With a few notable exceptions, humans are pretty smart. But where did our intelligence come from? Assuming you’re among the 39% of Americans that accept evolution (see this poll for some interesting statistics), you’ll probably agree that at least some of our brainpower came from our animal ancestors.
For scientists, that’s not the end of the story, it’s only the jumping-off point that raises many tough-to-answer questions. How “smart” are animals? Are some species smarter than others? Why and how did intelligence evolve in the first place? Answering these questions will teach us about the processes that govern human decisions and the ways we think about the world.
These are issues we’re interested in tackling here on the Hyena Project, since we’re under the impression that spotted hyenas are rather intelligent (and that’s not just because we love them). Our observations show that they can recognize other clan members individually - and even determine their emotional and physiological states - by sight, smell, and sound. They understand the advanced concepts of cooperation and reconciliation. Perhaps most telling of all, hyenas live in this fabulously complicated dominance hierarchy, where rule-breakers are punished by severe aggression. A hyena that can't figure out the social rules will suffer injuries or even death, so there's probably very strong selective pressure for high intelligence among hyenas.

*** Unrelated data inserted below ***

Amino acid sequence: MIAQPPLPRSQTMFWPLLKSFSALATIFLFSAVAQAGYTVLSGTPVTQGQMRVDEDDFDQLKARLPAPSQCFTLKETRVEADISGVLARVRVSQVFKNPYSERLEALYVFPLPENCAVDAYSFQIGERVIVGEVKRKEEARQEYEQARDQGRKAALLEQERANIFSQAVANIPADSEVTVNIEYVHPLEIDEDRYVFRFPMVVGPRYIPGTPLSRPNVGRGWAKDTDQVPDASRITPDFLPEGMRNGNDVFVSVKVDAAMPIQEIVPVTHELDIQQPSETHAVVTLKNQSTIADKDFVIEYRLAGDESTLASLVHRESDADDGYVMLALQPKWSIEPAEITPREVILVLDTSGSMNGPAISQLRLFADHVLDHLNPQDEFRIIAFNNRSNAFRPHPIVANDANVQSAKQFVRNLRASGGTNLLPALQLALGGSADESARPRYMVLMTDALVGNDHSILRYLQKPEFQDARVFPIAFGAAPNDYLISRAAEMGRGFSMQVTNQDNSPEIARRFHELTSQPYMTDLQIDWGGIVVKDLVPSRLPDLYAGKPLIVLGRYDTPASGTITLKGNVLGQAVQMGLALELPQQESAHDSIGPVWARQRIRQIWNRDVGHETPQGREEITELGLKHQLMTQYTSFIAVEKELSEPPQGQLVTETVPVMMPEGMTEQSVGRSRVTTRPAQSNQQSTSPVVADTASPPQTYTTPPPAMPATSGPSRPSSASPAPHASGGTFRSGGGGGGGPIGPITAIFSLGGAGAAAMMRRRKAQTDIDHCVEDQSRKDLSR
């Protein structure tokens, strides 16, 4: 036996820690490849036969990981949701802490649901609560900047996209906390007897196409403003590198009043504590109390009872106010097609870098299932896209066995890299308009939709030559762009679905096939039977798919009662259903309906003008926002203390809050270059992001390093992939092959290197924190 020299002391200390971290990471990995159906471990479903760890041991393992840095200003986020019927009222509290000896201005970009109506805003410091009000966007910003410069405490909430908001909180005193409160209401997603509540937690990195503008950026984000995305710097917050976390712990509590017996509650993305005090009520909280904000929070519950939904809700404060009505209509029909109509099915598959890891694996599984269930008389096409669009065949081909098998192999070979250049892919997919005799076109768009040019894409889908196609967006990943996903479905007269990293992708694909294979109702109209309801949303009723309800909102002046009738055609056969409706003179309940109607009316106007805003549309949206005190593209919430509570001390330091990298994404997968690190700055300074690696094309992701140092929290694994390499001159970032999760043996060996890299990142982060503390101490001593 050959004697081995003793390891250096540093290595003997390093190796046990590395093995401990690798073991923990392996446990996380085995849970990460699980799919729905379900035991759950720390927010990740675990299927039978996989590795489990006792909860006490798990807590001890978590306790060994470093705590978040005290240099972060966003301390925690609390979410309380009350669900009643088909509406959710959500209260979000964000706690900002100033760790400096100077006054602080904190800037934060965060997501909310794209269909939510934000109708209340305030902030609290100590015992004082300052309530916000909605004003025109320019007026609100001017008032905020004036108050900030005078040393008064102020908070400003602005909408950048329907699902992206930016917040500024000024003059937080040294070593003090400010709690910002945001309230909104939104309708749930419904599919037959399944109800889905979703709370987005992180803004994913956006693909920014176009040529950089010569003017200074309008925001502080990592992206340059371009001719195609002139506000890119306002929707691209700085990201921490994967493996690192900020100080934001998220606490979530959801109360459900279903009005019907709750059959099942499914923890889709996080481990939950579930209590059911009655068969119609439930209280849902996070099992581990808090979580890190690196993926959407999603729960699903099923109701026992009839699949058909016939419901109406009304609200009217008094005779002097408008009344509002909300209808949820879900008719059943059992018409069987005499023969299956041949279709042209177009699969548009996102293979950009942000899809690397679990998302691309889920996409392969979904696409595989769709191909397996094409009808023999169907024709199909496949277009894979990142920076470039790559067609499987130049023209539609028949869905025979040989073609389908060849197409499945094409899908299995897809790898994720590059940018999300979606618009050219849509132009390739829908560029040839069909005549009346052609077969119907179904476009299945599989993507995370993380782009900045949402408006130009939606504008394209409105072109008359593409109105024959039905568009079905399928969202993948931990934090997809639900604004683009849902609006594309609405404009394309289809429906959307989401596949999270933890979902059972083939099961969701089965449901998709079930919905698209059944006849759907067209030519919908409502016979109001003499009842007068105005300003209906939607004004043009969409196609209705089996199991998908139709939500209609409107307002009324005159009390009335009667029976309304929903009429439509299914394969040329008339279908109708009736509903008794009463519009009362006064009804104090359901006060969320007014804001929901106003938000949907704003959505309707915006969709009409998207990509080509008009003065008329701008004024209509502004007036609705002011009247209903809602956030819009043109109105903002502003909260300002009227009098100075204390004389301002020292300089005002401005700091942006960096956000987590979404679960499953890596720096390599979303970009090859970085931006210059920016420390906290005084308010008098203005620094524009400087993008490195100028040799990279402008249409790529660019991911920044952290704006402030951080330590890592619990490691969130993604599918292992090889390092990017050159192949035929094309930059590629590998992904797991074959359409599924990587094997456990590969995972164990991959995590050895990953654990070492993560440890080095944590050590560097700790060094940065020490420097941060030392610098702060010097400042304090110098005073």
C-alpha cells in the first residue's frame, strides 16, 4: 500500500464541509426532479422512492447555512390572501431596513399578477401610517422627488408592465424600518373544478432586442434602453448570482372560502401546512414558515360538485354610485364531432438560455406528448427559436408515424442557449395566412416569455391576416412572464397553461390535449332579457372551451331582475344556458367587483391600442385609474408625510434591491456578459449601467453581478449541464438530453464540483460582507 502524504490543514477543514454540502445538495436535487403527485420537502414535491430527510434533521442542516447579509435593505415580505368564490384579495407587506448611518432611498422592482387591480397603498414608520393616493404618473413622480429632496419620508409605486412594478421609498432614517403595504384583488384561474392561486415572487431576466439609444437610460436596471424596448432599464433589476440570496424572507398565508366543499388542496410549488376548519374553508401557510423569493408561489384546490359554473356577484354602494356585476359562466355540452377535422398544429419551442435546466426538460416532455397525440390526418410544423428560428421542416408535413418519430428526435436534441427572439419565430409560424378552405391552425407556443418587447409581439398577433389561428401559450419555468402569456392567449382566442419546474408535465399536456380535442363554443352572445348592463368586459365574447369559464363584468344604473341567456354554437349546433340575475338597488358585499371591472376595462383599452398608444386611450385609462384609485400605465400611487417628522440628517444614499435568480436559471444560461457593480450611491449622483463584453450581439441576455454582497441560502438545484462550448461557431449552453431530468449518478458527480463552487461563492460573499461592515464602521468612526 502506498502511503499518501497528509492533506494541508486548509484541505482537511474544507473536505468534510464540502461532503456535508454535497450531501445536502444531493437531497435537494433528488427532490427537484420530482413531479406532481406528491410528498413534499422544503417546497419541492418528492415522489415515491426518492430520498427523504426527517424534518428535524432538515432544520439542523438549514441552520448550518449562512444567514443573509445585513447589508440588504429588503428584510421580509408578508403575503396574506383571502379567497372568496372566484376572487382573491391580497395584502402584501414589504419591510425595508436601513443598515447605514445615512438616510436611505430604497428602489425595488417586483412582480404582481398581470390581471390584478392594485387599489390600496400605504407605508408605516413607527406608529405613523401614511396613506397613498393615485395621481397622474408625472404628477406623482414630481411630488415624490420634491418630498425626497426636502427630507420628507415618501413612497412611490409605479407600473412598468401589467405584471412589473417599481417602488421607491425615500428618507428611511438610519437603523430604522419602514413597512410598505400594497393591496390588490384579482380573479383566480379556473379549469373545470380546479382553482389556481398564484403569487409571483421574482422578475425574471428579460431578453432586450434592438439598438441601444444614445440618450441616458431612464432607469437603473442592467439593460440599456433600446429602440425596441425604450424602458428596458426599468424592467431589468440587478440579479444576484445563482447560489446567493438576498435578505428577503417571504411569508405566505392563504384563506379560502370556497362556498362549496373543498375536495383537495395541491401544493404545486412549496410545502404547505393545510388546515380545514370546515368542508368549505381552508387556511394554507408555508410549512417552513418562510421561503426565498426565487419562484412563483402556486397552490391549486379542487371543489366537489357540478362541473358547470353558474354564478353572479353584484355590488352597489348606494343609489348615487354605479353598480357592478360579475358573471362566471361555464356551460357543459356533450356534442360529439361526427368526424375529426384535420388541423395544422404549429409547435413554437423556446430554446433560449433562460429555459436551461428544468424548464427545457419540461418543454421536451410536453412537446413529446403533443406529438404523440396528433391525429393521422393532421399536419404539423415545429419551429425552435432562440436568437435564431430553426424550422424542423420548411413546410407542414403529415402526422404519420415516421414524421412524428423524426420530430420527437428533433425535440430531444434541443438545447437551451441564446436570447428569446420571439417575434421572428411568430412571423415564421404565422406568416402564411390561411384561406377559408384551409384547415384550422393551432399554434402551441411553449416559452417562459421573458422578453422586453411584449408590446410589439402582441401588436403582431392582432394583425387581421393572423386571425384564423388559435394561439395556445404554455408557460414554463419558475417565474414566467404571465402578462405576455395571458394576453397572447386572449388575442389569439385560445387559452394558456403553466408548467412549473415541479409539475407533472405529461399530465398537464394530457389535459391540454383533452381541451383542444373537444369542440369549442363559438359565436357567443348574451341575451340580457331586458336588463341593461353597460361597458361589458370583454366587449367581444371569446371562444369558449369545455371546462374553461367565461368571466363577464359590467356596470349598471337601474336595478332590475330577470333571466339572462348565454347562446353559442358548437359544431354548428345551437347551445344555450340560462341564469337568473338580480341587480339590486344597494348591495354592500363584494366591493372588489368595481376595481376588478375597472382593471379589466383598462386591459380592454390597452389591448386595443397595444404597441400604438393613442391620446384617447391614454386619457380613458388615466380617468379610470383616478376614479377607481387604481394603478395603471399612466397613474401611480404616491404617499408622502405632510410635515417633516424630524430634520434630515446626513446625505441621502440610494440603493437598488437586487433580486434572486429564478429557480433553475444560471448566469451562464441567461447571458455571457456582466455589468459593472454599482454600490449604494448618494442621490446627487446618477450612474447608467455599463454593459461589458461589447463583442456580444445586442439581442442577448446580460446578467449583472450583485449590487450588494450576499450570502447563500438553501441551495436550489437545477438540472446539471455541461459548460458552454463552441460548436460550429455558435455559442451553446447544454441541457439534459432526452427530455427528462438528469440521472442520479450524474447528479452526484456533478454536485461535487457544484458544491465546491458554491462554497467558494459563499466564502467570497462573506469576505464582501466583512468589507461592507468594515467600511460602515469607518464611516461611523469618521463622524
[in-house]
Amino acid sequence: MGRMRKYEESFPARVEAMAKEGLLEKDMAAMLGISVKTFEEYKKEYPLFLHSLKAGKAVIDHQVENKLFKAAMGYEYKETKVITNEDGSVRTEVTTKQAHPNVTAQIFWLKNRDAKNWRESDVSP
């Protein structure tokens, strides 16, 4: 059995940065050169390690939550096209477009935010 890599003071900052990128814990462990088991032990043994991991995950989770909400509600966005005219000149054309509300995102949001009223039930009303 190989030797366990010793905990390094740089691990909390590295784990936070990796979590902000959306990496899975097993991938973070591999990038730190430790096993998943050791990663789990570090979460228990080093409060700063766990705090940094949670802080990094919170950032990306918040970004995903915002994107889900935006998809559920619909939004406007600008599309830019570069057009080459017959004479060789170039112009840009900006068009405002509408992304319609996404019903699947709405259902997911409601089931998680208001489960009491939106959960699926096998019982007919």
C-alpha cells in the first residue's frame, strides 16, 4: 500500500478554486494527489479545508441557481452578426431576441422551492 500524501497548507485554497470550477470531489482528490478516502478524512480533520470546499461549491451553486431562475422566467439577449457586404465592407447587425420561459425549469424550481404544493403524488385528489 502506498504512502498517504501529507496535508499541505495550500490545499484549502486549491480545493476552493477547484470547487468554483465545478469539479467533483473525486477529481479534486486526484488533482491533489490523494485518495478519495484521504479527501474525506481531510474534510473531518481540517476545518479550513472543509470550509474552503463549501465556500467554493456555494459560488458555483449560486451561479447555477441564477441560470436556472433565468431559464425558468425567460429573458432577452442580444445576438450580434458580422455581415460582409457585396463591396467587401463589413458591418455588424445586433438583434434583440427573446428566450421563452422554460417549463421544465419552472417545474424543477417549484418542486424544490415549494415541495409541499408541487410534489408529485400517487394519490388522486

So, it seems like our hairy, drooling study subjects can teach us a thing or two about intelligence. But here comes the problem; how in the world can we measure intelligence in animals, especially in a species like the hyena?
I love cliffhangers (especially when I know the answer), so I’m going to leave you to chew on that one for now.